“Man I am glad I got stopped out when I did…look where the market is trading now!” This is probably a true statement if the market really went in the opposite direction that you thought it would go. But what if you were a part of the market move after you were stopped out?!
Buying on support and/or selling against resistance are not new concepts. Chances are you have traded on both of these ideas. But what about the times when you were wrong? What happens to the price action after you were stopped out? Was there a trading opportunity missed?
A strategy that I sometimes look to employ is to make my stop loss order a 2 lot when trading a buy support or sell resistance type strategy. Let’s think about that idea and discuss what it means.
Let’s say I want to buy a market where there is a level of support that I would like to see the market bounce off of. BUT, under this level of support there is a decent amount of possible downside price action if this support level does not hold. So, I will enter my buy order at this area of support and put my stop loss order underneath this level of support. BUT, I will make my stop order to sell a 2 lot!
(I call it the Break Flip 2 Stop Strategy. If we Break support or resistance, I Flip my position with a 2 lot Stop order)
One will exit my one long position and the 2nd will initiate a brand new position making me short a contract. I do this to participate in this possible penetration of a support level. My thought process is that if the support level does not hold and I am wrong with my initial long position, I want to be short the market moving forward. So as my initial long position gets stopped out, I would realize my losses on the first trade but I would immediately initiate a short position based on the break of the support level, thus trying to potentially take advantage of a possible move lower at that point.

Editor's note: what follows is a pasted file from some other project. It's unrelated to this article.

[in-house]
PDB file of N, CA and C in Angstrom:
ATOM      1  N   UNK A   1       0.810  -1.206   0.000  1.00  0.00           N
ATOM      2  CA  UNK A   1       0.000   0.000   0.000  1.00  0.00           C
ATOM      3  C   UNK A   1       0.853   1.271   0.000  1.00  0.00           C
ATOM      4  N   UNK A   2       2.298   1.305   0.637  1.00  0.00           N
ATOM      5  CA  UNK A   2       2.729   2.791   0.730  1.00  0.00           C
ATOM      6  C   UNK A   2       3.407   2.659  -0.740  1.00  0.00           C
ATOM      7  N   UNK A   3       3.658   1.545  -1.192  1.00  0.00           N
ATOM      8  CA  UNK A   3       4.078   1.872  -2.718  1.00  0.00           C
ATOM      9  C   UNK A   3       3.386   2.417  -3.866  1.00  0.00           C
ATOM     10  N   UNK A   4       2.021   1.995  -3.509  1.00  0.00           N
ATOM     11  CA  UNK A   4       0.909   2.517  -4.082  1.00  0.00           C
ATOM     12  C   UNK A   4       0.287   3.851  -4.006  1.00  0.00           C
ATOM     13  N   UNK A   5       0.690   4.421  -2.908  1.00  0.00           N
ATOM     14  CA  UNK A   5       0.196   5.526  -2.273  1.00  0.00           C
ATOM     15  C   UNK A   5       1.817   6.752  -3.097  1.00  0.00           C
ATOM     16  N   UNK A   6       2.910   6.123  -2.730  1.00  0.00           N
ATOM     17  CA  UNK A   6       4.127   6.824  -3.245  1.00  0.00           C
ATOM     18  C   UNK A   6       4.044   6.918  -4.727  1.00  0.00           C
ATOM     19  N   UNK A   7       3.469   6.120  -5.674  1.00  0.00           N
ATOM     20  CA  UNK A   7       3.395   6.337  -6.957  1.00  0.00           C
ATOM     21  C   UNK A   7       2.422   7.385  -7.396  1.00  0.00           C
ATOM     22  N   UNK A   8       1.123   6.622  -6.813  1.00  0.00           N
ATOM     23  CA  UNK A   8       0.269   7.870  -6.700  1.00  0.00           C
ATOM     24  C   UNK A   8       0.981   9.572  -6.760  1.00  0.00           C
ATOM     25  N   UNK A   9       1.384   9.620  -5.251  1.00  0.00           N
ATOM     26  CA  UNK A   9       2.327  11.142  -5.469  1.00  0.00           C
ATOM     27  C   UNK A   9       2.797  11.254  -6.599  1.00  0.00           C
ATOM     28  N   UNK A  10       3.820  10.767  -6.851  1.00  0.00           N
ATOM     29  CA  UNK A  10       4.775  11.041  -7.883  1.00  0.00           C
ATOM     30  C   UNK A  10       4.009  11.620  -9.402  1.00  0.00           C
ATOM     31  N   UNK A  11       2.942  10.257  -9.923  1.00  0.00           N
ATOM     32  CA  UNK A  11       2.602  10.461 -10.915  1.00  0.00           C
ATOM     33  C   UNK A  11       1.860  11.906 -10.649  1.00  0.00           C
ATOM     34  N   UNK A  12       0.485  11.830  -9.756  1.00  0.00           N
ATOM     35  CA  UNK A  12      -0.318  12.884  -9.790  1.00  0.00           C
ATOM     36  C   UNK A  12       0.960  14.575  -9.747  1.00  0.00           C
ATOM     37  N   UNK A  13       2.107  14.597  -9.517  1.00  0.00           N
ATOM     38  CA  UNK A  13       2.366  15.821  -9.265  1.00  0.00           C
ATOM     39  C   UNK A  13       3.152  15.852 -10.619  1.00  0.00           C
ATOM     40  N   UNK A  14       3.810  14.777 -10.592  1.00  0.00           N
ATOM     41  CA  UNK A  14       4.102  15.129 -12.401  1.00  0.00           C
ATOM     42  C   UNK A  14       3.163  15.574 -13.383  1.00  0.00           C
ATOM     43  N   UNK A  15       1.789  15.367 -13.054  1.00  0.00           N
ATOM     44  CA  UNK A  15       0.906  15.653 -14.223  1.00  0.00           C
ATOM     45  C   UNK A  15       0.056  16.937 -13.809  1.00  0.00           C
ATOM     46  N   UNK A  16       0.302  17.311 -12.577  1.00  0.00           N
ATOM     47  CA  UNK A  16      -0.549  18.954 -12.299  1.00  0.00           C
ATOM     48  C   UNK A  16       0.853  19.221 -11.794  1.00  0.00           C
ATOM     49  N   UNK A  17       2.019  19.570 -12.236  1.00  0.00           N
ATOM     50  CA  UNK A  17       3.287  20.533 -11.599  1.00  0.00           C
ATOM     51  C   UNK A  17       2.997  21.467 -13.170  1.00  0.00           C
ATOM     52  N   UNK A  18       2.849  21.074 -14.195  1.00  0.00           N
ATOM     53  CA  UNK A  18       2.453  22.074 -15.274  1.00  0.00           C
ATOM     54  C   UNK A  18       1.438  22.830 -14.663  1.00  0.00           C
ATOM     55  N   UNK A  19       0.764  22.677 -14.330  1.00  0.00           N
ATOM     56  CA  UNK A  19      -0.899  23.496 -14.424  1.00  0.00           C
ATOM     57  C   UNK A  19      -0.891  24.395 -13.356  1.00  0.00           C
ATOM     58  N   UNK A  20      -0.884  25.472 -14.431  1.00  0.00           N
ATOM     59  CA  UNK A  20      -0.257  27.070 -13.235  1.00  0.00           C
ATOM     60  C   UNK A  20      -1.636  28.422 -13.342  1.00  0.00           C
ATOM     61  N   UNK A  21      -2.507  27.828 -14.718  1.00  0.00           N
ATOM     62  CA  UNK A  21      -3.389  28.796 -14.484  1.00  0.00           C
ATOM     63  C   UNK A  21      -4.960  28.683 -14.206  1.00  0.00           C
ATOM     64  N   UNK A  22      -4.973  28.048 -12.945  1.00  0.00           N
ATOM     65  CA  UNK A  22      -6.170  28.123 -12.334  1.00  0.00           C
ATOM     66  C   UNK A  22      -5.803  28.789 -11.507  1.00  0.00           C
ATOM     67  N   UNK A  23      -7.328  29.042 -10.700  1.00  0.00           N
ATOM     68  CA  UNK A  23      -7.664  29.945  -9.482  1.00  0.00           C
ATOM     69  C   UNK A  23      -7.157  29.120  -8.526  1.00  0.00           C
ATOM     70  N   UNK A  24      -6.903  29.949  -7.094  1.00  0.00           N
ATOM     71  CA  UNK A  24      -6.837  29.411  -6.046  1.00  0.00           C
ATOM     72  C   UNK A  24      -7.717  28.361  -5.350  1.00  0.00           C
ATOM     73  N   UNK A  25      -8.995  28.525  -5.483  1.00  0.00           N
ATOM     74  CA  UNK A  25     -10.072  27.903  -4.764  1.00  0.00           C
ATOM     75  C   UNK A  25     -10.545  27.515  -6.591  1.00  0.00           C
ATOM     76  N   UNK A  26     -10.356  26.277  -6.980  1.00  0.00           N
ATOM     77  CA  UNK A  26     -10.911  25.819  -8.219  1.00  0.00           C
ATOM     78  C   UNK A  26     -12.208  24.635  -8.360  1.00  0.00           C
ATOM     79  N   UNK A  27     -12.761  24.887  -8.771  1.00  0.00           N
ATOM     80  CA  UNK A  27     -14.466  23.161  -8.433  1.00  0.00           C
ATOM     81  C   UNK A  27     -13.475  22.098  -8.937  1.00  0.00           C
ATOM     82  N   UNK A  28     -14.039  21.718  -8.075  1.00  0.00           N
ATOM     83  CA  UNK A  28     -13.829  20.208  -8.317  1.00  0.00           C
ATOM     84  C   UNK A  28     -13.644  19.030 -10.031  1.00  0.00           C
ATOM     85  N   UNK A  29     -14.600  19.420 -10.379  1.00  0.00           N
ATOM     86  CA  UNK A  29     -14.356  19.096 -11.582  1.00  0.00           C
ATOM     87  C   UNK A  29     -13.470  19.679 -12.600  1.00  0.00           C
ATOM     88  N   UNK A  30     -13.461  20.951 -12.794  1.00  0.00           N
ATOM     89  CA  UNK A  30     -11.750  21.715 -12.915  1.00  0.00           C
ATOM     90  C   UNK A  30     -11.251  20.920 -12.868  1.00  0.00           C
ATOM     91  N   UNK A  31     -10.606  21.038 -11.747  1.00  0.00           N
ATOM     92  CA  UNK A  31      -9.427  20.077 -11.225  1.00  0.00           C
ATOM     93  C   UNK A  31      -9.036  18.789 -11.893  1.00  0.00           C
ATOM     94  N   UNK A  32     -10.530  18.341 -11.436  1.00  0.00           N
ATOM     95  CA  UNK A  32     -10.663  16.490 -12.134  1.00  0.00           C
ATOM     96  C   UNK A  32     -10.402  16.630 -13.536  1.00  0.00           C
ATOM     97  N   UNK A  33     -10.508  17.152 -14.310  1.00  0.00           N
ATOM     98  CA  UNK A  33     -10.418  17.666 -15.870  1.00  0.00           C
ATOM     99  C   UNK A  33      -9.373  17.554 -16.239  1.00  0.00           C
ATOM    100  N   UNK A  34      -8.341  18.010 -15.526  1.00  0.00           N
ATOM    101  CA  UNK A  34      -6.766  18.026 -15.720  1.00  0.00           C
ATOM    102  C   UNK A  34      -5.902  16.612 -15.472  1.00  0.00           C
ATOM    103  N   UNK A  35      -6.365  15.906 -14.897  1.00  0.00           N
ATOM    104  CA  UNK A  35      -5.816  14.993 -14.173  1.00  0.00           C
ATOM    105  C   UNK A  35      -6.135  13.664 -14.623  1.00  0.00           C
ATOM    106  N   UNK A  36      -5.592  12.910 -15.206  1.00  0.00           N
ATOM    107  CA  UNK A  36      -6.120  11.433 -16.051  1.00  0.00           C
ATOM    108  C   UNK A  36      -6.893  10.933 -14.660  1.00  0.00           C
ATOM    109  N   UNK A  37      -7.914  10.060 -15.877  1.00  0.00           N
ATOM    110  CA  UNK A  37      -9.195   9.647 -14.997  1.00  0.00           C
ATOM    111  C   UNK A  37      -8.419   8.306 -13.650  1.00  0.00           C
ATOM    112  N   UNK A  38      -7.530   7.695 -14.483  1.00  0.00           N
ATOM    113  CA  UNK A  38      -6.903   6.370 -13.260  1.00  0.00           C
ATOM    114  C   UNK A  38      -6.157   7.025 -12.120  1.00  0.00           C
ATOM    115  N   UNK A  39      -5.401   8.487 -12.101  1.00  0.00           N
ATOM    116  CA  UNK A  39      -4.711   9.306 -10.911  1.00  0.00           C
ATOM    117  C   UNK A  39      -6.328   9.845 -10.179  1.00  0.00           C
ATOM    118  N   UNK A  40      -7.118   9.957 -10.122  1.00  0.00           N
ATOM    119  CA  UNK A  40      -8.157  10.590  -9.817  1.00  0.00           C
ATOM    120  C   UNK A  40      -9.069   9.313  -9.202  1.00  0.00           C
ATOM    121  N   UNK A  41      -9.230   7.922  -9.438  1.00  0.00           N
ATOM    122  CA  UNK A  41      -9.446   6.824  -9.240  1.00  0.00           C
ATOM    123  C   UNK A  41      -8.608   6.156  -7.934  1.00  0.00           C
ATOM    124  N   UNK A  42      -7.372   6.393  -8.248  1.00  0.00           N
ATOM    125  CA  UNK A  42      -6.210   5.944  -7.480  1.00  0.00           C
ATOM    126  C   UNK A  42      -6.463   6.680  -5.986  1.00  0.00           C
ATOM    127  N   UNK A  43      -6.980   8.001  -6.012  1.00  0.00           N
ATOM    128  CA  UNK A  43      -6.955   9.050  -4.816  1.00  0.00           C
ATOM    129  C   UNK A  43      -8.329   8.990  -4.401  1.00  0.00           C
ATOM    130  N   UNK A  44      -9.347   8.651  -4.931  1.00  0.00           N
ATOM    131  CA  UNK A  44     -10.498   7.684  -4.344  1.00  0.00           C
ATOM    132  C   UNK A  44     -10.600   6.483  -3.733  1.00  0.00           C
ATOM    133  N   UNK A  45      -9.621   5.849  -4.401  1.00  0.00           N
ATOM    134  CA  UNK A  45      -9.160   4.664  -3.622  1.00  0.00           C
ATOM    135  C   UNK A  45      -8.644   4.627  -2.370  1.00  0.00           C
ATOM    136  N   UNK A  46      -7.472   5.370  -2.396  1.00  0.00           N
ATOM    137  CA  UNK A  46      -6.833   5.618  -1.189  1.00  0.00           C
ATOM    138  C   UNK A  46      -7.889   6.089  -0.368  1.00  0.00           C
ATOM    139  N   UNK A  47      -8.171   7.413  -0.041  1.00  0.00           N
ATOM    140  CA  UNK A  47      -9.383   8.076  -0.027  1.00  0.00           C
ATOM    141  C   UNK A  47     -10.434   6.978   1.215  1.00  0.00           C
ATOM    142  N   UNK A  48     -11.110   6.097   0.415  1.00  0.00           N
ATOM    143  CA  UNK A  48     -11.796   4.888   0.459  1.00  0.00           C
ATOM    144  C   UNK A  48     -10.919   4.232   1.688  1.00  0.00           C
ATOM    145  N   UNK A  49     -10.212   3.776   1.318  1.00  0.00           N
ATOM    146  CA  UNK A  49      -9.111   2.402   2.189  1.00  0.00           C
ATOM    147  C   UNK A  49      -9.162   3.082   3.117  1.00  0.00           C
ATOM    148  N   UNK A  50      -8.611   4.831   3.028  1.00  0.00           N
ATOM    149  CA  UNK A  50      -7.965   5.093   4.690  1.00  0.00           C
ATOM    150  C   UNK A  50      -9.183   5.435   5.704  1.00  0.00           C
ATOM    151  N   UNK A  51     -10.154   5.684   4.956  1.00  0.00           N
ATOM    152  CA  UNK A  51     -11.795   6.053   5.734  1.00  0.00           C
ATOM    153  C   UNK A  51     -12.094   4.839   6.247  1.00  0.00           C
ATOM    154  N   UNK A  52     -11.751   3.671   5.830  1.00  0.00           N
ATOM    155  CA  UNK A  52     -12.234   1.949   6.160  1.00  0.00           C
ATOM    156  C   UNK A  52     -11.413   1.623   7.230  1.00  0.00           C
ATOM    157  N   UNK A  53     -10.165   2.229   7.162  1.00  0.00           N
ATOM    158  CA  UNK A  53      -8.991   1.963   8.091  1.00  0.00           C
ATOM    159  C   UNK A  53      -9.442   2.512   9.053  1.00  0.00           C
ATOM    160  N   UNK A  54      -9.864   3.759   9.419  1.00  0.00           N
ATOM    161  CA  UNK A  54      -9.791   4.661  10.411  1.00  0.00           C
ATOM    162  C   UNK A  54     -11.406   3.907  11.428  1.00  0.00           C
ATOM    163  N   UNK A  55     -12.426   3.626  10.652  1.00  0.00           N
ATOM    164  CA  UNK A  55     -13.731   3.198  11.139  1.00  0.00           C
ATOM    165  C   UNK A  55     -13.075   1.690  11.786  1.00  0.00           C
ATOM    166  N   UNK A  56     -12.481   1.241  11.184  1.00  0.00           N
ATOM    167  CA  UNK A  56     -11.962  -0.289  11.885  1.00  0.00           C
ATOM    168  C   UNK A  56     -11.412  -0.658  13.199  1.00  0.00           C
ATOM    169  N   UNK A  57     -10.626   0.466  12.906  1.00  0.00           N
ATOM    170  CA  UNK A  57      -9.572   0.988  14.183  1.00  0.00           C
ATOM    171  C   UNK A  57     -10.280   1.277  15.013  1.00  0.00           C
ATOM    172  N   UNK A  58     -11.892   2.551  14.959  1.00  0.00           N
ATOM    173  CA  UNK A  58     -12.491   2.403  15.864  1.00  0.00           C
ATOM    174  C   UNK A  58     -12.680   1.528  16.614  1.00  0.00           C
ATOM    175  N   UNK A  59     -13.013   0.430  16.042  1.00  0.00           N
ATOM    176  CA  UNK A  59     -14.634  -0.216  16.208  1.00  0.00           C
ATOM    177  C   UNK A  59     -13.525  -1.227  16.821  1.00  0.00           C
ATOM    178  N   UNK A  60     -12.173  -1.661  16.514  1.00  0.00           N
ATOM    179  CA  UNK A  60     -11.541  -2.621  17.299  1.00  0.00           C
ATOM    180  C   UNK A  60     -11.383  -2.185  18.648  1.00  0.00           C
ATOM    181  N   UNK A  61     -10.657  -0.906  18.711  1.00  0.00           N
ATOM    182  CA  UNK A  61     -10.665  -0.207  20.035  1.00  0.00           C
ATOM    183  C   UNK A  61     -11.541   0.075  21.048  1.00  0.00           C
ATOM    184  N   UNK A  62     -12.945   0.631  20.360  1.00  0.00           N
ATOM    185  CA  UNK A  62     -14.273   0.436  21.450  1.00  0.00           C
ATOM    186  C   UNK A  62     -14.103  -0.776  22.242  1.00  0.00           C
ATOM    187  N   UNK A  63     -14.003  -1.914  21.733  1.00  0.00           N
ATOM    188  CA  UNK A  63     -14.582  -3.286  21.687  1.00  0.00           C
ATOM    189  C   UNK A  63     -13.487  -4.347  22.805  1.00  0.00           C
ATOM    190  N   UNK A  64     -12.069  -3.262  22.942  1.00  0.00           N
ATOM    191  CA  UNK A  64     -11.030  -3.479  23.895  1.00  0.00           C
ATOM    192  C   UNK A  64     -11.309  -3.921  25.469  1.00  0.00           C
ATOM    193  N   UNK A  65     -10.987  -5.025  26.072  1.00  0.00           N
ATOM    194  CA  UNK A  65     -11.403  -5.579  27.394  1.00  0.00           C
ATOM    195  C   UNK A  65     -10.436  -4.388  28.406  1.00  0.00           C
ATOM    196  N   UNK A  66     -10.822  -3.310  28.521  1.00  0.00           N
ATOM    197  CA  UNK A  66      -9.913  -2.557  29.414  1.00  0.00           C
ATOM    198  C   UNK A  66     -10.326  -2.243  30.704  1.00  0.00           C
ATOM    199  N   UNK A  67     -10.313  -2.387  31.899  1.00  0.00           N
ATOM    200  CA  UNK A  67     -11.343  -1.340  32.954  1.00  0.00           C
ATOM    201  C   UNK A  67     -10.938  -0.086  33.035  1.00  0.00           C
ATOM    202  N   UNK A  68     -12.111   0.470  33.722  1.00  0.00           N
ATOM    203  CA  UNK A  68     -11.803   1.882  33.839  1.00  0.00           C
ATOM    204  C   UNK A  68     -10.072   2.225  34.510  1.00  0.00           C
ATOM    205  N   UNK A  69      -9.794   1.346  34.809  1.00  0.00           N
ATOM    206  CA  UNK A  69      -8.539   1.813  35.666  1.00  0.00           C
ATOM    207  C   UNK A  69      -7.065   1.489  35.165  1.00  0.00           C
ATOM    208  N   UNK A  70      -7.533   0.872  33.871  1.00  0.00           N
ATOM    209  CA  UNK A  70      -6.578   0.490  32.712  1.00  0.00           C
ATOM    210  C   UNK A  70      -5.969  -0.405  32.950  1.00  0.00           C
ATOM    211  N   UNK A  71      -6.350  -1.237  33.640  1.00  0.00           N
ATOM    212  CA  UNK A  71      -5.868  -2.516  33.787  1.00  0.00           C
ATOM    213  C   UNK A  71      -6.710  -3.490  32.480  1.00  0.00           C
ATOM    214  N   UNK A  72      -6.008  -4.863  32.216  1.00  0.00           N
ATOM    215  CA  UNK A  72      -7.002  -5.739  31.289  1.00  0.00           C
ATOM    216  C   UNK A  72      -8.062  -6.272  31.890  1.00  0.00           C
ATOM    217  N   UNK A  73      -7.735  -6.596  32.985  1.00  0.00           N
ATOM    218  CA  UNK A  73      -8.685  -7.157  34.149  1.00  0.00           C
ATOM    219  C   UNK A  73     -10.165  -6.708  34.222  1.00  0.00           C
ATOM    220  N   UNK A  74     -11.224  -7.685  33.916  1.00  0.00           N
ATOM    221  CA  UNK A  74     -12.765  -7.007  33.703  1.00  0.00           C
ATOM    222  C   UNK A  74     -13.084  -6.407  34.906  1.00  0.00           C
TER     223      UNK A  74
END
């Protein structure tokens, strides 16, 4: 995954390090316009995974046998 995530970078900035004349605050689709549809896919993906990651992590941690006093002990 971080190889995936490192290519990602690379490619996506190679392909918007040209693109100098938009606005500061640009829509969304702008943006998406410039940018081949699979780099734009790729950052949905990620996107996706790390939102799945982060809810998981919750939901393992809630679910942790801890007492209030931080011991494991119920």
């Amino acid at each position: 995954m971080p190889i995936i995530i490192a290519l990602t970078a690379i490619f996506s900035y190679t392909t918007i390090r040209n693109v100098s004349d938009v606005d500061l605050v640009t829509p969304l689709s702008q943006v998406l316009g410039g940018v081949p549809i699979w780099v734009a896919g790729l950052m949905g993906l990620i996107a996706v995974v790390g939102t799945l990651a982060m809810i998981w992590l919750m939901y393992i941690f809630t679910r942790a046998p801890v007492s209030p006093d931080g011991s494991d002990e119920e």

Here is an example:
Let’s say the trader buys the July Kansas City Wheat contract at 740’0
The stop price would be 730’0…but you would make it a 2 lot.
Thought process: If this 730’0 level does NOT hold, you may want to initiate a short position at the exact same time looking at a market that may begin to trade lower and into the yellow shaded box.
Have a look:
The same strategy could be used when you are trying to sell resistance or selling a double top. If you are wrong and the market breaks to the upside, you would take the loss on the initial short position, but immediately put on a long position to potentially catch a move higher based on the resistance level not holding.
Here is another example:
Lets say the trader wants to sell the Canadian Dollar at 91.00
The trader puts the stop loss order at 91.60 …but makes it a 2 lot.
Thought process: If this 91.60 level does NOT hold, you may want to initiate a long position at the exact same time looking at a market that may begin to trade higher (see yellow shaded box).
Have a look:
By no means is this a fool proof option that works every time. And of course there are certain levels and/or trade ideas where this strategy may not be a good fit at all. It is merely an idea that tries to recognize when you are wrong, exiting your current futures contract and flipping your position the other way to potentially trade a market that may have a decent break-out ahead of it.
Please note: A new stop loss order will need to be entered once your reversal play has been executed. Unless of course you have the capability to place OSO (One Signals Other) contingency orders. In my opinion, a good rule of thumb for a level to consider is the entry level from the previous trade.
If you understand the strategy and are comfortable with the execution, look to add it to your arsenal of trade idea strategies.